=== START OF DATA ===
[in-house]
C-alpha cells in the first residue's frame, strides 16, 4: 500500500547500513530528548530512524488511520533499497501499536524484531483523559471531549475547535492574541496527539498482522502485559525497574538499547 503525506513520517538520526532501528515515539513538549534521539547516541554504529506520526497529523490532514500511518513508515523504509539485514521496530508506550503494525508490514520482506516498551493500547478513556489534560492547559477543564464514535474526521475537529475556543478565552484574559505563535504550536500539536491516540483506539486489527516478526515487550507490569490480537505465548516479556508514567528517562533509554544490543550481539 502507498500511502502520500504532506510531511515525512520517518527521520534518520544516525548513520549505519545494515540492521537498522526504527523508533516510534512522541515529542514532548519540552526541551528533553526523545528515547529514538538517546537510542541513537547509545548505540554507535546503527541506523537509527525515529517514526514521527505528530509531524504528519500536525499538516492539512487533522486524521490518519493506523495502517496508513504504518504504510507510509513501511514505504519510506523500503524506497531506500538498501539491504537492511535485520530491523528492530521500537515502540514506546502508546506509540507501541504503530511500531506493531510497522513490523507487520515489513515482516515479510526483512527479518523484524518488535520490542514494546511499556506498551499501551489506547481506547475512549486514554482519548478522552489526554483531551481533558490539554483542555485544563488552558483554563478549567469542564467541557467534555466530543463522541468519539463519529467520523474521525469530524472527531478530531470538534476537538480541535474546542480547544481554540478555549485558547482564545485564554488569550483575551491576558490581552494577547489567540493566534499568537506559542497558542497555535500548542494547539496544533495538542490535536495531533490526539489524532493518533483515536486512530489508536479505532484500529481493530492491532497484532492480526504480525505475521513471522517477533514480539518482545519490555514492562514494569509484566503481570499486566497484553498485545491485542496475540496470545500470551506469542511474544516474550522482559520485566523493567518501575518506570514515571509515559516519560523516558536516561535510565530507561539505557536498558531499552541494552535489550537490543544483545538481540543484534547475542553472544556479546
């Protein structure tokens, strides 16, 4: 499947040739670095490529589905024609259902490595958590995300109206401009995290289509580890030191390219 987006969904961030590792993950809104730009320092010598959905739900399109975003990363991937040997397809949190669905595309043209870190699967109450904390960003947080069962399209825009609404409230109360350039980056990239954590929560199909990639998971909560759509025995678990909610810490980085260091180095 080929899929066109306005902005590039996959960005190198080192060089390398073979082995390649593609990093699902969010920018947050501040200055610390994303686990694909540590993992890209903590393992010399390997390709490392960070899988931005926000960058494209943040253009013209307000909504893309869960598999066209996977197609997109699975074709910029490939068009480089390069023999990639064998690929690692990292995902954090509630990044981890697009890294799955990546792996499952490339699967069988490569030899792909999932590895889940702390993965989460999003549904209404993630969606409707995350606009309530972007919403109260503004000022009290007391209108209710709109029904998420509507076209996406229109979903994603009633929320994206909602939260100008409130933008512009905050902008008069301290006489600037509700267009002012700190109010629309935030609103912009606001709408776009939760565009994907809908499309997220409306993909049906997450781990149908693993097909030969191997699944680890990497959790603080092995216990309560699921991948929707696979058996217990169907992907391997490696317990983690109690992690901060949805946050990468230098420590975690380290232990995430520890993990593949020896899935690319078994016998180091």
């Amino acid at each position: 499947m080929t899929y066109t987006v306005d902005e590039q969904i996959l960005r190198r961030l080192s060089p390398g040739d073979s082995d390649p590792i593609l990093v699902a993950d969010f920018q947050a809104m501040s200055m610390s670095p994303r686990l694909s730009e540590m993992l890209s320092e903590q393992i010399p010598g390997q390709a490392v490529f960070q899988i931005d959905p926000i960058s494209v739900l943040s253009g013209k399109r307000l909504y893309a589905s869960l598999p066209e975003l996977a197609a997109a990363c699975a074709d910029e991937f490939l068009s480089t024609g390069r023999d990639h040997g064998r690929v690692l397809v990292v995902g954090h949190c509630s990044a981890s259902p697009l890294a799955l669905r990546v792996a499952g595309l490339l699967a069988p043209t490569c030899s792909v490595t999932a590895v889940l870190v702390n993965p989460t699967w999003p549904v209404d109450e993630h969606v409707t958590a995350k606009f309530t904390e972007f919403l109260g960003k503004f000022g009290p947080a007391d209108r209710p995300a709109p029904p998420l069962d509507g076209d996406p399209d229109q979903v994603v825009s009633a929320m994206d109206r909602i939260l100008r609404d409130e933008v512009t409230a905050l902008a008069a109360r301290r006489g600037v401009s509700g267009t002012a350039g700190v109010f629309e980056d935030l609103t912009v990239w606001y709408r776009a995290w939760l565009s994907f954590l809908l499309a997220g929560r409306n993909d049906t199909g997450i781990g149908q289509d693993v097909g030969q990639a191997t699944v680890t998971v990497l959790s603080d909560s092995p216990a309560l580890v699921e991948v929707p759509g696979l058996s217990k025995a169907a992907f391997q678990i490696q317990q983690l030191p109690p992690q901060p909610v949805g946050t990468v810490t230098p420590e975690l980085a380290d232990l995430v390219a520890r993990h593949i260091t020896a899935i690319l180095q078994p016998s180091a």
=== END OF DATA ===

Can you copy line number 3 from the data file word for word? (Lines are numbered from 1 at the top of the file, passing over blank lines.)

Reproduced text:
């Protein structure tokens, strides 16, 4: 499947040739670095490529589905024609259902490595958590995300109206401009995290289509580890030191390219 987006969904961030590792993950809104730009320092010598959905739900399109975003990363991937040997397809949190669905595309043209870190699967109450904390960003947080069962399209825009609404409230109360350039980056990239954590929560199909990639998971909560759509025995678990909610810490980085260091180095 080929899929066109306005902005590039996959960005190198080192060089390398073979082995390649593609990093699902969010920018947050501040200055610390994303686990694909540590993992890209903590393992010399390997390709490392960070899988931005926000960058494209943040253009013209307000909504893309869960598999066209996977197609997109699975074709910029490939068009480089390069023999990639064998690929690692990292995902954090509630990044981890697009890294799955990546792996499952490339699967069988490569030899792909999932590895889940702390993965989460999003549904209404993630969606409707995350606009309530972007919403109260503004000022009290007391209108209710709109029904998420509507076209996406229109979903994603009633929320994206909602939260100008409130933008512009905050902008008069301290006489600037509700267009002012700190109010629309935030609103912009606001709408776009939760565009994907809908499309997220409306993909049906997450781990149908693993097909030969191997699944680890990497959790603080092995216990309560699921991948929707696979058996217990169907992907391997490696317990983690109690992690901060949805946050990468230098420590975690380290232990995430520890993990593949020896899935690319078994016998180091």